Tony Benn died today after a long life of service to the people of his country (rather than his country itself) as, perhaps, the definitive figure of the Labour party’s left. More iconic than Labour leader in recent memory. He was the antithesis of the ‘interchangeable suits’ that now rule the entire Western World.
Benn was a principled politician, though – of course – not infallible. Someone who knew the value of science and technology, was consistently one of Britain’s most popular politicians (confounding the idea that we’re naturally conservative), and was strongly involved in protest movements including the anti-war protests over Iraq and Afghanistan.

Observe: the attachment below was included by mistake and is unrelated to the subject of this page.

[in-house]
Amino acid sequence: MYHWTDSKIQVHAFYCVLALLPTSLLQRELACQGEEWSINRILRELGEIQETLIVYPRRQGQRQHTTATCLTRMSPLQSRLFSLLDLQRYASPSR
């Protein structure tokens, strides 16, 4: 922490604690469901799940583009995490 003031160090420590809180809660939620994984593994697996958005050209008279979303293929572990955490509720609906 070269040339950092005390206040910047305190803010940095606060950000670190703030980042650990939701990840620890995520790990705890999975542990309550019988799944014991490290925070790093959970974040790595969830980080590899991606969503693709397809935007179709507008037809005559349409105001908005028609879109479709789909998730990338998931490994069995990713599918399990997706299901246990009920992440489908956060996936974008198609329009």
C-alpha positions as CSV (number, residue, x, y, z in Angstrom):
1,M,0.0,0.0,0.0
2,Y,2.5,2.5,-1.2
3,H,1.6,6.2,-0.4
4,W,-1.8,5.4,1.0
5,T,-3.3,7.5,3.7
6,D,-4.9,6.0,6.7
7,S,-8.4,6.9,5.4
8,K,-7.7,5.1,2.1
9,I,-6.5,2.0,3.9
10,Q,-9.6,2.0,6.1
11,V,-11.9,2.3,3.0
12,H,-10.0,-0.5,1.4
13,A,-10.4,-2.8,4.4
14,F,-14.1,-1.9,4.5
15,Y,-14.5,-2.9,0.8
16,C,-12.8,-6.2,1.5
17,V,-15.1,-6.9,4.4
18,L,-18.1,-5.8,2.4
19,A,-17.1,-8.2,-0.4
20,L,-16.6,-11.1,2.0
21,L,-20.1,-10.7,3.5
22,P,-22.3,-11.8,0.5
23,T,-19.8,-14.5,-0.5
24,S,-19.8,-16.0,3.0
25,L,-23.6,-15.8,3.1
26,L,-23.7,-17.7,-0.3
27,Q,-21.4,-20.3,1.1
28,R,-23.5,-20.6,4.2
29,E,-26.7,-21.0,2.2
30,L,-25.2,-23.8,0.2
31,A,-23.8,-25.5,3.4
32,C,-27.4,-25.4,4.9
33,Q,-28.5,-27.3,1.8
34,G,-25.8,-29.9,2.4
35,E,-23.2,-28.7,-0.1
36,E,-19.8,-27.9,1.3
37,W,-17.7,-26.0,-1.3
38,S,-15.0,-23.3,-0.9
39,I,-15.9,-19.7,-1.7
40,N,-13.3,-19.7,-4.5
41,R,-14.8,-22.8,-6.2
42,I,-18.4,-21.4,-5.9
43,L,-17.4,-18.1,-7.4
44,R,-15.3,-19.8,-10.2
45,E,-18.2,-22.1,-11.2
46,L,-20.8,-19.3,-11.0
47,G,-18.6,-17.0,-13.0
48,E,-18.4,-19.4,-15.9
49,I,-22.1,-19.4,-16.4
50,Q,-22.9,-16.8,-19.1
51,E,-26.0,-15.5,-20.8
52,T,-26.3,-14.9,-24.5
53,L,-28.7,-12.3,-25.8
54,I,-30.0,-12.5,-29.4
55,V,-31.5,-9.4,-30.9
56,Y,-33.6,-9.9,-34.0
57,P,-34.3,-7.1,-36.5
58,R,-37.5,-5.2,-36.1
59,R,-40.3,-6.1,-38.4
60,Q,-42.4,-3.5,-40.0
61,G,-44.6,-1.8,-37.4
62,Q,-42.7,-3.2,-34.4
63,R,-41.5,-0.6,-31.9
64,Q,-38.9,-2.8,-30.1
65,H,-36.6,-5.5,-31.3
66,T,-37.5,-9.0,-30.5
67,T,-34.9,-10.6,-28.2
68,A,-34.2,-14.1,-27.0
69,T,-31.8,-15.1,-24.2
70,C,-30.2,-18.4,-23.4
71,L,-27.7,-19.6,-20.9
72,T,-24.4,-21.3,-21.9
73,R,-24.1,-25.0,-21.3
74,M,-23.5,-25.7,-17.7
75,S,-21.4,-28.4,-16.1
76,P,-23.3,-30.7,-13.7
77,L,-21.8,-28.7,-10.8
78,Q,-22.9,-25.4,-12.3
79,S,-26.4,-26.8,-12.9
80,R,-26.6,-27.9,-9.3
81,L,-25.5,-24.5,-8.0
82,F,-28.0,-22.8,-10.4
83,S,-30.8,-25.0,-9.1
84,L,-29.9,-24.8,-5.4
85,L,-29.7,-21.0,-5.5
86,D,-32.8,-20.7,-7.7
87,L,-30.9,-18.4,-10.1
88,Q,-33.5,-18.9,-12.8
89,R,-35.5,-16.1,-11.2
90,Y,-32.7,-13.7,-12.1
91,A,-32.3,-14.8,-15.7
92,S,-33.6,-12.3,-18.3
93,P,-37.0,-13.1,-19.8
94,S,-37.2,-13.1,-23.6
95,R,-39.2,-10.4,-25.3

Benn gave up his privileged, hereditary peerage to remain an MP, a case of ‘putting your money where your mouth is’ that changed the law and proved him a principled man above ideological suspicion.
A feminist and social justice advocate from when both those terms had clear and useful meaning, he was a career politician when that wasn’t an insult, genuinely dedicated to reform and progress.
He was a politician I didn’t hate. That’s the best accolade I can think of.